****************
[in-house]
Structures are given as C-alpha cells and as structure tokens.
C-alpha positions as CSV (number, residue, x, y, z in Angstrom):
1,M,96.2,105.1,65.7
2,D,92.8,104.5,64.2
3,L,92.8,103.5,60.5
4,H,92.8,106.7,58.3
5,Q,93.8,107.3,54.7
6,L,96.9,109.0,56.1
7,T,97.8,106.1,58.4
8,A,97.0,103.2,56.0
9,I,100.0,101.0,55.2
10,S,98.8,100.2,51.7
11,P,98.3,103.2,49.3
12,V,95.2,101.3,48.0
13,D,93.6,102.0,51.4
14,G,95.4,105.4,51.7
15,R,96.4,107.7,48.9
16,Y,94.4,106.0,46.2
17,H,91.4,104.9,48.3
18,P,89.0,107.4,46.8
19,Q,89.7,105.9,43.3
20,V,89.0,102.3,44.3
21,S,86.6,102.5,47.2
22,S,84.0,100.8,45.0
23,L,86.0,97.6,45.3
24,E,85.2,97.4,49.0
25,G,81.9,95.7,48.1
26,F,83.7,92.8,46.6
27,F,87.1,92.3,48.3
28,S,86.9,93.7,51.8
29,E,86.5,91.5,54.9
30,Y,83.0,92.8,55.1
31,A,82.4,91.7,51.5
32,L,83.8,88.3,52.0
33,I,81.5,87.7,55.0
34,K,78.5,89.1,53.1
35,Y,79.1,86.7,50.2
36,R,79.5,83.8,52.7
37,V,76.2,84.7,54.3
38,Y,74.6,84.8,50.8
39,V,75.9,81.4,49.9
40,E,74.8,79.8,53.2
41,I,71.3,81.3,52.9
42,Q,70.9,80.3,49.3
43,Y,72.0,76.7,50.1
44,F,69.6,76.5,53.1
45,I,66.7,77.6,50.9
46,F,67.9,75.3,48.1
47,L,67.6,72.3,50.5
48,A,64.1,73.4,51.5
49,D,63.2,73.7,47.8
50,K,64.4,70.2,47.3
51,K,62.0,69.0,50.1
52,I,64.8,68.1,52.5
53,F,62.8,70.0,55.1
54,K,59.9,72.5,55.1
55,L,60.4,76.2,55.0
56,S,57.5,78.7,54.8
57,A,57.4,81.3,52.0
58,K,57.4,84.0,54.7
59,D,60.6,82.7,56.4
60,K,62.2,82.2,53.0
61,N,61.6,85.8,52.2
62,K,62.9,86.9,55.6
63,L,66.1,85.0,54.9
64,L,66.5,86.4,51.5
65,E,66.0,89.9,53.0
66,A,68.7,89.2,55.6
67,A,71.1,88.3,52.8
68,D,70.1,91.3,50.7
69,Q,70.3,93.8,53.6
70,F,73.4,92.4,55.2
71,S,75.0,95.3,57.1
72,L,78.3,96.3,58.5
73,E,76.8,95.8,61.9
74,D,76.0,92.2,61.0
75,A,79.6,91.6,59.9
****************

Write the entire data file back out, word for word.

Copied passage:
[in-house]
Structures are given as C-alpha cells and as structure tokens.
C-alpha positions as CSV (number, residue, x, y, z in Angstrom):
1,M,96.2,105.1,65.7
2,D,92.8,104.5,64.2
3,L,92.8,103.5,60.5
4,H,92.8,106.7,58.3
5,Q,93.8,107.3,54.7
6,L,96.9,109.0,56.1
7,T,97.8,106.1,58.4
8,A,97.0,103.2,56.0
9,I,100.0,101.0,55.2
10,S,98.8,100.2,51.7
11,P,98.3,103.2,49.3
12,V,95.2,101.3,48.0
13,D,93.6,102.0,51.4
14,G,95.4,105.4,51.7
15,R,96.4,107.7,48.9
16,Y,94.4,106.0,46.2
17,H,91.4,104.9,48.3
18,P,89.0,107.4,46.8
19,Q,89.7,105.9,43.3
20,V,89.0,102.3,44.3
21,S,86.6,102.5,47.2
22,S,84.0,100.8,45.0
23,L,86.0,97.6,45.3
24,E,85.2,97.4,49.0
25,G,81.9,95.7,48.1
26,F,83.7,92.8,46.6
27,F,87.1,92.3,48.3
28,S,86.9,93.7,51.8
29,E,86.5,91.5,54.9
30,Y,83.0,92.8,55.1
31,A,82.4,91.7,51.5
32,L,83.8,88.3,52.0
33,I,81.5,87.7,55.0
34,K,78.5,89.1,53.1
35,Y,79.1,86.7,50.2
36,R,79.5,83.8,52.7
37,V,76.2,84.7,54.3
38,Y,74.6,84.8,50.8
39,V,75.9,81.4,49.9
40,E,74.8,79.8,53.2
41,I,71.3,81.3,52.9
42,Q,70.9,80.3,49.3
43,Y,72.0,76.7,50.1
44,F,69.6,76.5,53.1
45,I,66.7,77.6,50.9
46,F,67.9,75.3,48.1
47,L,67.6,72.3,50.5
48,A,64.1,73.4,51.5
49,D,63.2,73.7,47.8
50,K,64.4,70.2,47.3
51,K,62.0,69.0,50.1
52,I,64.8,68.1,52.5
53,F,62.8,70.0,55.1
54,K,59.9,72.5,55.1
55,L,60.4,76.2,55.0
56,S,57.5,78.7,54.8
57,A,57.4,81.3,52.0
58,K,57.4,84.0,54.7
59,D,60.6,82.7,56.4
60,K,62.2,82.2,53.0
61,N,61.6,85.8,52.2
62,K,62.9,86.9,55.6
63,L,66.1,85.0,54.9
64,L,66.5,86.4,51.5
65,E,66.0,89.9,53.0
66,A,68.7,89.2,55.6
67,A,71.1,88.3,52.8
68,D,70.1,91.3,50.7
69,Q,70.3,93.8,53.6
70,F,73.4,92.4,55.2
71,S,75.0,95.3,57.1
72,L,78.3,96.3,58.5
73,E,76.8,95.8,61.9
74,D,76.0,92.2,61.0
75,A,79.6,91.6,59.9